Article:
Modular downloaders aren't new to the world of malware, but a new campaign featuring modular software launched by a major criminal group is drawing the attention of threat researchers. The attacks, so far targeting Russia and the former Soviet republics of the Commonwealth of Independent States (CIS), could presage new tactics aimed at victims around the world.
Researchers at Proofpoint discovered a pair of modular downloaders this summer and noticed two unusual factors in their use. First, the loaders were conducting reconnaissance on the infected system to decide whether the full payload will be downloaded. Second, the loaders, with very small and carefully obfuscated footprints, were being launched by the Cobalt Group, a major criminal organization previously tied to activities such as ATM jackpotting and to other large criminal groups.
"This is the first time we've seen a real shift to have a number of major actors using these tiny downloaders," says Chris Dawson, threat intelligence lead at Proofpoint. The new modular downloader — dubbed "CobInt" by researchers at Group-IB for the organization launching the attack and the name of a .DLL used in the malware — is "small, it's stealthy, and it's pretty well-obfuscated," he adds. "It's difficult to detect if you don't know what you're looking for."
The process of infecting a target machine is a three-step flow, with each step adding functionality, Dawson explains. The first module is an email with an attachment carrying the initial exploit. If the exploit code, typically a .VBS exploit, can execute, it immediately sends a request for the second-stage downloader. This downloader, written in C, will do reconnaissance on the target system to determine whether certain security measures are running, the system is within a sandbox, or has qualities indicating that it might trap the malware. If the system is "clean" (from the malware's perspective), then it downloads the final payload and establishes persistence on the computer.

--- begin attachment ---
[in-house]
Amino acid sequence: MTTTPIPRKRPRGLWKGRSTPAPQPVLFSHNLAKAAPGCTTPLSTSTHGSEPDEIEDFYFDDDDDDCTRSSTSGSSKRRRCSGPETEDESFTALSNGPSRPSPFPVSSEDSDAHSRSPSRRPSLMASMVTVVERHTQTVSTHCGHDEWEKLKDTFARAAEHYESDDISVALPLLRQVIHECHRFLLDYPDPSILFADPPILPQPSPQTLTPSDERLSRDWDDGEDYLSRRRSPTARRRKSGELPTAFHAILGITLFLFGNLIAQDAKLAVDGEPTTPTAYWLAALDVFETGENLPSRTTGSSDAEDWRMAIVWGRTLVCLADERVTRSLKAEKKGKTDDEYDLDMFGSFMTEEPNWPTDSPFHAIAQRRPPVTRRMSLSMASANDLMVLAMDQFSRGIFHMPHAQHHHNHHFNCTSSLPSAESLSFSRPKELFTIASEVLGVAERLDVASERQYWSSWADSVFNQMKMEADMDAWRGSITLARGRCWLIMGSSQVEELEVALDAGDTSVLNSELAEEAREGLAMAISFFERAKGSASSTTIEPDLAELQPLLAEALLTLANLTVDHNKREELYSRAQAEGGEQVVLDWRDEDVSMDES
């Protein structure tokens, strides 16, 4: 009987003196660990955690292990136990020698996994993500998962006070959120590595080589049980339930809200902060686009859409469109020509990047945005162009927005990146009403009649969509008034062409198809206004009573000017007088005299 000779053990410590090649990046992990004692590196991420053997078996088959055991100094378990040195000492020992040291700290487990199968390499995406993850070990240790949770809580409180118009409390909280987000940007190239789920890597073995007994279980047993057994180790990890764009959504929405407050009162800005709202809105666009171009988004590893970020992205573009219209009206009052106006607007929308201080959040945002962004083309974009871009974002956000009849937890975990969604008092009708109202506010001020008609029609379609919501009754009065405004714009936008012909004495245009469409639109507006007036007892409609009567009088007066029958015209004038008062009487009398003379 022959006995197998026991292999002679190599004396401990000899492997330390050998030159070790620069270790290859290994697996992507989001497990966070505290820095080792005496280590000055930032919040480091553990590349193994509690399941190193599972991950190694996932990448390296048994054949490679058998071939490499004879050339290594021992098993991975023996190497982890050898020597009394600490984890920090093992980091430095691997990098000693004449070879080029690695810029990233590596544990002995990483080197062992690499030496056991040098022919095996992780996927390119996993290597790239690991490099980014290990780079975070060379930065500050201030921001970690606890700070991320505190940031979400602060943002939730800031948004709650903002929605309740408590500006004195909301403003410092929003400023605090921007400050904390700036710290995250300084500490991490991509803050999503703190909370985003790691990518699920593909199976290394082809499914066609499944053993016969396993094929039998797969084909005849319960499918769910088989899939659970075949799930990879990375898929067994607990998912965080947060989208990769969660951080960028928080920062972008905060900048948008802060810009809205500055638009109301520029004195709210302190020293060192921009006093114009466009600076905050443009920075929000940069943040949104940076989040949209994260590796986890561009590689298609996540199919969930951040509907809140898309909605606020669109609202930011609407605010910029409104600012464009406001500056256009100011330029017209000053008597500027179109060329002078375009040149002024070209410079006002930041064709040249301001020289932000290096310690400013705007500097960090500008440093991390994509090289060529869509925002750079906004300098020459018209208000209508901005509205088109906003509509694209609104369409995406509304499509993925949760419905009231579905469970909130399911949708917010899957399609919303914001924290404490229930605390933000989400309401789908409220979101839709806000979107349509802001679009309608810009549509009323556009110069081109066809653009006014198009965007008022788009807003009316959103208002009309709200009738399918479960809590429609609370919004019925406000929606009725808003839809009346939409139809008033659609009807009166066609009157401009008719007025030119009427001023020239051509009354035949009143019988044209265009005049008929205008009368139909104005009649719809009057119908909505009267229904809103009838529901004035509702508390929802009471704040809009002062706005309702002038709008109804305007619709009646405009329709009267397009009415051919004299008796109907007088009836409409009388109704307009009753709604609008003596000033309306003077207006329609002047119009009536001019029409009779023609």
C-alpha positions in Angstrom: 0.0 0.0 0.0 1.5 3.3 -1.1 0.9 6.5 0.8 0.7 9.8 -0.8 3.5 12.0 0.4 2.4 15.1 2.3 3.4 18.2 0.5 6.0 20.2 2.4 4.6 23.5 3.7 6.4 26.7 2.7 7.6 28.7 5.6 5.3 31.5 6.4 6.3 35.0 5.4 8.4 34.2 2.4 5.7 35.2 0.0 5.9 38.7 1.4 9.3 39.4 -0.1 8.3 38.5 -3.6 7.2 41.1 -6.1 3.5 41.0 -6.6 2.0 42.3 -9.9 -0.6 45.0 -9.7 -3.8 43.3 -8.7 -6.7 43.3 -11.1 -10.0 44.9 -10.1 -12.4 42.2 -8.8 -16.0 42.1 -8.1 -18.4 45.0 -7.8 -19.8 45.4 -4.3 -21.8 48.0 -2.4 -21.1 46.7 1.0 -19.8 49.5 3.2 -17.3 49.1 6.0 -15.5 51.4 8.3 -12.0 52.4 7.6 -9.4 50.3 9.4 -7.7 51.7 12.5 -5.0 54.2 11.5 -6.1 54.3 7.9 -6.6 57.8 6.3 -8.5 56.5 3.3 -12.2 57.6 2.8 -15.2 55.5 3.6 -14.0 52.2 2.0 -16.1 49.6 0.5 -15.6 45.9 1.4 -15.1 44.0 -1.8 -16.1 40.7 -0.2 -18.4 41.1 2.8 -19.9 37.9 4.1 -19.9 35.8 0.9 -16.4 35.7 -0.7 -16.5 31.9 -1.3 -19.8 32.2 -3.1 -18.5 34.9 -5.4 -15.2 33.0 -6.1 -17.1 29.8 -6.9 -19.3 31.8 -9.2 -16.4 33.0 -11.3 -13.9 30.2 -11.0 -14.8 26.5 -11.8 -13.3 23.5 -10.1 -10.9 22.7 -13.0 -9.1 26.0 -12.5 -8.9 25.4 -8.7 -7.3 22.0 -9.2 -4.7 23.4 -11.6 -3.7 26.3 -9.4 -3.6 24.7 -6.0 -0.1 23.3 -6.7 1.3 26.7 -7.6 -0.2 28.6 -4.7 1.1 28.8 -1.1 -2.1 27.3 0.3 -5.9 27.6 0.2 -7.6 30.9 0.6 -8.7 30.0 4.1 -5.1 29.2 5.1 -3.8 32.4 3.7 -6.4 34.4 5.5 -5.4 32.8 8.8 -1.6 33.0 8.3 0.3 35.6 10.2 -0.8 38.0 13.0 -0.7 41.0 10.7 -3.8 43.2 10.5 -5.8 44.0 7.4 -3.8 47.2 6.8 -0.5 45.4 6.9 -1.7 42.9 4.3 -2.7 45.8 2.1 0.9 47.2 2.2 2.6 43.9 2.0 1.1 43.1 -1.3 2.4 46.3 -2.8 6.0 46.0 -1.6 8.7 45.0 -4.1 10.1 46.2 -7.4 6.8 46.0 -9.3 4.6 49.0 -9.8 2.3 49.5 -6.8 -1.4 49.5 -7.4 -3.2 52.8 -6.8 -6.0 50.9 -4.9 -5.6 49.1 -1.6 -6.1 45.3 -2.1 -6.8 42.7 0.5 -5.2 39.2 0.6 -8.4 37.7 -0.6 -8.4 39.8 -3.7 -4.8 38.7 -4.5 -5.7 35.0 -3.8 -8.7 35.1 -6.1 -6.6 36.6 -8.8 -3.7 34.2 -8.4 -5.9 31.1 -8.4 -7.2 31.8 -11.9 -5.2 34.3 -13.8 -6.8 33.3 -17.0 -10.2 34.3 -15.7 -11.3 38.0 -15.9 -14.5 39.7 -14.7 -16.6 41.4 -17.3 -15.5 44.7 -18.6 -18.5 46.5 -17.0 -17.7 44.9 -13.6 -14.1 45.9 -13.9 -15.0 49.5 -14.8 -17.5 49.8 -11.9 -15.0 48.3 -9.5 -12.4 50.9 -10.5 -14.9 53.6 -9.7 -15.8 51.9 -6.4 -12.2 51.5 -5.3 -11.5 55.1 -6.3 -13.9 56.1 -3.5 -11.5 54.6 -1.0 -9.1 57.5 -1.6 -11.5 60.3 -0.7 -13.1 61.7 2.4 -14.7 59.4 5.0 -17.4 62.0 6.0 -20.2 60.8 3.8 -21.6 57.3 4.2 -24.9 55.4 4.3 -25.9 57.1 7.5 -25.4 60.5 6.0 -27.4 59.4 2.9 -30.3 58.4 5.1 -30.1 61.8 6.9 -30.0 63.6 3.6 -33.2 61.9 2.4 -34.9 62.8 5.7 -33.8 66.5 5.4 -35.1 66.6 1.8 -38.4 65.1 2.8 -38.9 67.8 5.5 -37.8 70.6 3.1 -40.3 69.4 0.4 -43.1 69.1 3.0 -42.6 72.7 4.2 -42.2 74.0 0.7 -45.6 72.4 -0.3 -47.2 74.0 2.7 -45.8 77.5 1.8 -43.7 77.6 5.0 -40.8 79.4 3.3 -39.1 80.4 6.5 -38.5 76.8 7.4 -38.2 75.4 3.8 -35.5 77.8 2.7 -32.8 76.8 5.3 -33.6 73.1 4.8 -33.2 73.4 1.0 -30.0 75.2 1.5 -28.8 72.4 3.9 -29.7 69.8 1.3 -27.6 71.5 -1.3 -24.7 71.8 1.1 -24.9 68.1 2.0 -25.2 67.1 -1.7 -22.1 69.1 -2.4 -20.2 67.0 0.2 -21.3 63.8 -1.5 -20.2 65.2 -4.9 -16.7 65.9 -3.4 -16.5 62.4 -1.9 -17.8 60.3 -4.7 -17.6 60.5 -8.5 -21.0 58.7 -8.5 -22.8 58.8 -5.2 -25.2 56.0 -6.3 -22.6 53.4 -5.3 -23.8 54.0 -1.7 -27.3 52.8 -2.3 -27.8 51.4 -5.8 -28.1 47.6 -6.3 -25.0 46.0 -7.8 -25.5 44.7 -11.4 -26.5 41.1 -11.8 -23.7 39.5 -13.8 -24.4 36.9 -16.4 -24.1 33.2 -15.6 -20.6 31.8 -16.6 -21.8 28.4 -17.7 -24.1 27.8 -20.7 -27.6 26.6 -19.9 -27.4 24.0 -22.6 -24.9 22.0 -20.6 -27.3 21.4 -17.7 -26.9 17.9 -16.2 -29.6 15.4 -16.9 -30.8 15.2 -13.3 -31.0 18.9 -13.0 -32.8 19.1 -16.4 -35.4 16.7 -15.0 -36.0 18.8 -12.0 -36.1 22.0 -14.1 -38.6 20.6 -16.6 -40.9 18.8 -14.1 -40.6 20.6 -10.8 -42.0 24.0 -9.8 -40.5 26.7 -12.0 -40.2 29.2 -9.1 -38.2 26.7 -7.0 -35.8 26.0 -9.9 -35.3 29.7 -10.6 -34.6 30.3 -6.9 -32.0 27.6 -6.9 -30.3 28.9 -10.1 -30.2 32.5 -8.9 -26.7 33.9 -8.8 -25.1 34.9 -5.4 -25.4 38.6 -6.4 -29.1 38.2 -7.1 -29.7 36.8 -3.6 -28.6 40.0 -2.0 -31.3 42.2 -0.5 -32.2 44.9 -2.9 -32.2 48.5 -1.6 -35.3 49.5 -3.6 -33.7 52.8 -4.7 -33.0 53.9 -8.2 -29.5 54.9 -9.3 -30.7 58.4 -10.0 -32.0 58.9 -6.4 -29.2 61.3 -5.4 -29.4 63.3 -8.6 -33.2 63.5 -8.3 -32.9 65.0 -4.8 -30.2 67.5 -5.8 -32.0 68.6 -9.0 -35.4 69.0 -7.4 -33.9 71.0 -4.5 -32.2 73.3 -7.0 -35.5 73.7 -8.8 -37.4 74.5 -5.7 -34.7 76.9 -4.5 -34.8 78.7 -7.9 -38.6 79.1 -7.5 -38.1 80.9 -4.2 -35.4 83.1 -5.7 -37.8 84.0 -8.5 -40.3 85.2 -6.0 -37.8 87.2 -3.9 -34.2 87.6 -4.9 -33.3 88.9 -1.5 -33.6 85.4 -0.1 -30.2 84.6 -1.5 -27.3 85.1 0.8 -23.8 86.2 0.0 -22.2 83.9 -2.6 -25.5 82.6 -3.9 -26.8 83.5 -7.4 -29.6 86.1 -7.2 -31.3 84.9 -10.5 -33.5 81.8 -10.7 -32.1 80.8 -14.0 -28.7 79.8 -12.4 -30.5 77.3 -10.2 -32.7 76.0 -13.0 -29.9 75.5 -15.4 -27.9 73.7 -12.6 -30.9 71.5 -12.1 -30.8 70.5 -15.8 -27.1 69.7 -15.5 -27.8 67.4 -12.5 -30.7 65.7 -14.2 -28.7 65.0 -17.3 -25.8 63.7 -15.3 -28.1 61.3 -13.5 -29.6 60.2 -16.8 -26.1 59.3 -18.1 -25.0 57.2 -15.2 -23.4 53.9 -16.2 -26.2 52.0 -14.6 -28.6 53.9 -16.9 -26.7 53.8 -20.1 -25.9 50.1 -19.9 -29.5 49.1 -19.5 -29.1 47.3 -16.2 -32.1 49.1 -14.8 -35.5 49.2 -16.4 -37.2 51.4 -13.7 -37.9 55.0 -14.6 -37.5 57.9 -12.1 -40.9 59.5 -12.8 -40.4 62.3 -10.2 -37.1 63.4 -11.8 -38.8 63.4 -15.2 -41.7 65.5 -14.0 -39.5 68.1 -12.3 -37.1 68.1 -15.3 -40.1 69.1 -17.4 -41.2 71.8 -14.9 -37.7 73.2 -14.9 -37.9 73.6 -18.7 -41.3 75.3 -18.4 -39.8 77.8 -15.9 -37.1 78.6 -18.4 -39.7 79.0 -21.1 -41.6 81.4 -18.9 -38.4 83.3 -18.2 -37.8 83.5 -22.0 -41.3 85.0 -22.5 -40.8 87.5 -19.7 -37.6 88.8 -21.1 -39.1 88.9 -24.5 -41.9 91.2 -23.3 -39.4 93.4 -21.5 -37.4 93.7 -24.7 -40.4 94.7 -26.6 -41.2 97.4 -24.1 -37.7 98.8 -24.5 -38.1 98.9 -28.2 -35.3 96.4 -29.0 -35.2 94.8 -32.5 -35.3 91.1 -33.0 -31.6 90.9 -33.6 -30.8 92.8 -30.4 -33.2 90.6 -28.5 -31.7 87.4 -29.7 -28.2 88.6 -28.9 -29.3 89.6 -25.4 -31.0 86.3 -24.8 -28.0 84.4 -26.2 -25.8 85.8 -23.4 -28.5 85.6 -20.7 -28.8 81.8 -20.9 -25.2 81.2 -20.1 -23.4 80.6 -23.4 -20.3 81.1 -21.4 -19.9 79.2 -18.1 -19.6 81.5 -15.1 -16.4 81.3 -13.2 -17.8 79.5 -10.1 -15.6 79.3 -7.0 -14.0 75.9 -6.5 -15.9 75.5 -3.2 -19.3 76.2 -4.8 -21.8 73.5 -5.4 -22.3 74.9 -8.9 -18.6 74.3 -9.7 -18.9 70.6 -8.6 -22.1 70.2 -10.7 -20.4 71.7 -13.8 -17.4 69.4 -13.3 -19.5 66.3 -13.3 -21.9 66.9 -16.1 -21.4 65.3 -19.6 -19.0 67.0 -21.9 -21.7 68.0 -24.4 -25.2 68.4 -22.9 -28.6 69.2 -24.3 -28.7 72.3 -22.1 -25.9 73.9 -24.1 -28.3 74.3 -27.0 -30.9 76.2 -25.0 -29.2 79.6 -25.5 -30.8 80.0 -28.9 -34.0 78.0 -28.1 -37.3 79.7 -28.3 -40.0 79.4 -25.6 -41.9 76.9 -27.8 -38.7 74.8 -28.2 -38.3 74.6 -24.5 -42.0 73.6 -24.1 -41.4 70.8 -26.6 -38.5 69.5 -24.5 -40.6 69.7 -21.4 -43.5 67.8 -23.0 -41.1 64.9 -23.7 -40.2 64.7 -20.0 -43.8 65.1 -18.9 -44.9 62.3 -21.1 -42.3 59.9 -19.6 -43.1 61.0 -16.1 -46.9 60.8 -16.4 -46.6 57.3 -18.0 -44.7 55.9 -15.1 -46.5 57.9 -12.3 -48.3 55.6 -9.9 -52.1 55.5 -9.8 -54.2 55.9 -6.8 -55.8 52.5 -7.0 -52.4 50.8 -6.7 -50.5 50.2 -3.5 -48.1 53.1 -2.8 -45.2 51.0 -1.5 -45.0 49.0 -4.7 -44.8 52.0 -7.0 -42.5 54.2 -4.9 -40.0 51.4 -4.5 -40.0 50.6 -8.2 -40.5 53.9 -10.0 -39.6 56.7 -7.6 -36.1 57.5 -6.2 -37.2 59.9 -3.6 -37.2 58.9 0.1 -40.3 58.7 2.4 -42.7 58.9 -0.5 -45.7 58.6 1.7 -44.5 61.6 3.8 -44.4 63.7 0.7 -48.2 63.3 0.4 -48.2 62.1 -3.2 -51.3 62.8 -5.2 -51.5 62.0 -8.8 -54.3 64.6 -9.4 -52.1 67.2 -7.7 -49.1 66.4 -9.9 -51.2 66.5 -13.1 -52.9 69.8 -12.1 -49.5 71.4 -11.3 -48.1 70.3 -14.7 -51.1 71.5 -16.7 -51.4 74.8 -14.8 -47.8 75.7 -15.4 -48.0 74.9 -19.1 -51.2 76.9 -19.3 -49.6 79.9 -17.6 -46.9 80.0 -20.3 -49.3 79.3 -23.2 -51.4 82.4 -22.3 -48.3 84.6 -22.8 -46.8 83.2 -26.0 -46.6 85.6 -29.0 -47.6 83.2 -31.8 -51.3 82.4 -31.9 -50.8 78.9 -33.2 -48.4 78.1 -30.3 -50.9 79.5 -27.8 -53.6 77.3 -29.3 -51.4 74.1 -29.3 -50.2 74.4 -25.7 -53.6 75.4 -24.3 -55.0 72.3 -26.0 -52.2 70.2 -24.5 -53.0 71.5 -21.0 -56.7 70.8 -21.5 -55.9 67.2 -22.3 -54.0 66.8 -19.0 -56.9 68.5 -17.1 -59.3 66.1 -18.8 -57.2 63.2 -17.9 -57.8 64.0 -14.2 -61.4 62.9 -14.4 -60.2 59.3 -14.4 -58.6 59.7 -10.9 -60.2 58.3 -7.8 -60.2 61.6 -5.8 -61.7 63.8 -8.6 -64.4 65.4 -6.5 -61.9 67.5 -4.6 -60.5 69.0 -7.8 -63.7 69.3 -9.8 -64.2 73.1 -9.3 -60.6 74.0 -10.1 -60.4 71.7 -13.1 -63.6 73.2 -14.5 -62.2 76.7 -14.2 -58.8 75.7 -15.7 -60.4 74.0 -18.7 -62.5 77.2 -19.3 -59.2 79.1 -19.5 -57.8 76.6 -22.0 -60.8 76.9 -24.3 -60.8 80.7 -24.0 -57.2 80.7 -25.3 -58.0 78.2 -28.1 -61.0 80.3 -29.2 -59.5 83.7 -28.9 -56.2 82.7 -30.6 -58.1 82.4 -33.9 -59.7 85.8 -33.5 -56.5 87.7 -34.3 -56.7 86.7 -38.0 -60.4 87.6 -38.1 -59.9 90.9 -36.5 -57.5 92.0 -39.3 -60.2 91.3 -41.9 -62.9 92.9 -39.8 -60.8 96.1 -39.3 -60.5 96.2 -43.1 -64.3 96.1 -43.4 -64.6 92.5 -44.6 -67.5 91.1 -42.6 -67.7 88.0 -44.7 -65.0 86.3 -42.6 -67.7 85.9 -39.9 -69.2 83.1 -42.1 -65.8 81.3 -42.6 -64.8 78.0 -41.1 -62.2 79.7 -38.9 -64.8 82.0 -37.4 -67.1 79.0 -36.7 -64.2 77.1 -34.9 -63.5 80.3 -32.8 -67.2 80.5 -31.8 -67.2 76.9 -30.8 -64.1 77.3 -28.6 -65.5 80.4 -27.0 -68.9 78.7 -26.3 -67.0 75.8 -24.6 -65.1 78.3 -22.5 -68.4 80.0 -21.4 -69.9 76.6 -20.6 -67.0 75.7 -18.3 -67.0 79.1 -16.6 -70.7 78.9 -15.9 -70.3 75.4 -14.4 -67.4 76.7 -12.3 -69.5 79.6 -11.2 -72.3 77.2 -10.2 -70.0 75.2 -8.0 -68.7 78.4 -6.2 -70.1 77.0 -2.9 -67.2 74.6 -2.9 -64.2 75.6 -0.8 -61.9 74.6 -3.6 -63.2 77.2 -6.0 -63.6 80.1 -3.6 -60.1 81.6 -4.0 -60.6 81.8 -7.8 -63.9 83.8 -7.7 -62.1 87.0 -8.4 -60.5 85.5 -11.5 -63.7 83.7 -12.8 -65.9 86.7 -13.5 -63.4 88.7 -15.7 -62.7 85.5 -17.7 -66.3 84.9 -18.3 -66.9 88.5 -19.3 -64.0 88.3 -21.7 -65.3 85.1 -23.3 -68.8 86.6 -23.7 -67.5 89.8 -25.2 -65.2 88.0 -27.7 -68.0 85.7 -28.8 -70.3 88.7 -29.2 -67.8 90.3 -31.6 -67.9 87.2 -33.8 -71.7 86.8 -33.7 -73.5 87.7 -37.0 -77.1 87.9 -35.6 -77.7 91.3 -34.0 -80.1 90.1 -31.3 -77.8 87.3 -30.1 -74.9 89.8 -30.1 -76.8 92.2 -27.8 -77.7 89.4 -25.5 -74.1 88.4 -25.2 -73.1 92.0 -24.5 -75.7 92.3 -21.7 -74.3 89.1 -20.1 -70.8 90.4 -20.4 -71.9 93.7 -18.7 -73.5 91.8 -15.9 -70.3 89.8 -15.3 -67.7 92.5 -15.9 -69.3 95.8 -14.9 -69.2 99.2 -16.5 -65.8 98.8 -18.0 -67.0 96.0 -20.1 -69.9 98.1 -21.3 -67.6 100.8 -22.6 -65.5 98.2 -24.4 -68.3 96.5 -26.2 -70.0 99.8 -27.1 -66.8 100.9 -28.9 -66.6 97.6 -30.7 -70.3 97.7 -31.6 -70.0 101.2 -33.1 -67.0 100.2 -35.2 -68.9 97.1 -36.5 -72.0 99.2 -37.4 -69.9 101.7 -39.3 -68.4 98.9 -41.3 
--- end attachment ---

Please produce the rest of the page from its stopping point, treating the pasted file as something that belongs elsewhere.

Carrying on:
Each of the three modules is small and uses multiple layers of obfuscation to avoid detection. "It's unusual to see this level of obfuscation, and we've seen it three times in a row by high-profile actors," says Dawson, referring to separate campaigns researchers have found using the same modular software in the space of a few weeks.
And while the process has multiple steps, it doesn't mean that security professionals can look for the malware at their leisure. "The total time is seconds — it's very quick," Dawson says.
So far, the specific code in use is particular to one criminal organization, and Dawson thinks it will stay that way. "This is likely going to remain a Cobalt Group tool. Aside from using Cobalt Strike, which is a readily available tool, they use custom software," he explains.
But in the world of criminal IT activity, the Cobalt Group's success will be noticed. "We've seen these techniques spreading through other groups," Dawson says. "We see a group that tends to be a good barometer using the technique, and if TA505 is using this, it indicates that others with follow in their wake."
Asked whether he sees these campaigns spreading outside the CIS states, Dawson points out that they are, so far, very specific. "In general, it's Russian language [phishing] hitting organizations in the region," he says. But there's no technical reason that another group can't adopt the technique — if not the actual code — for use anywhere in the world.
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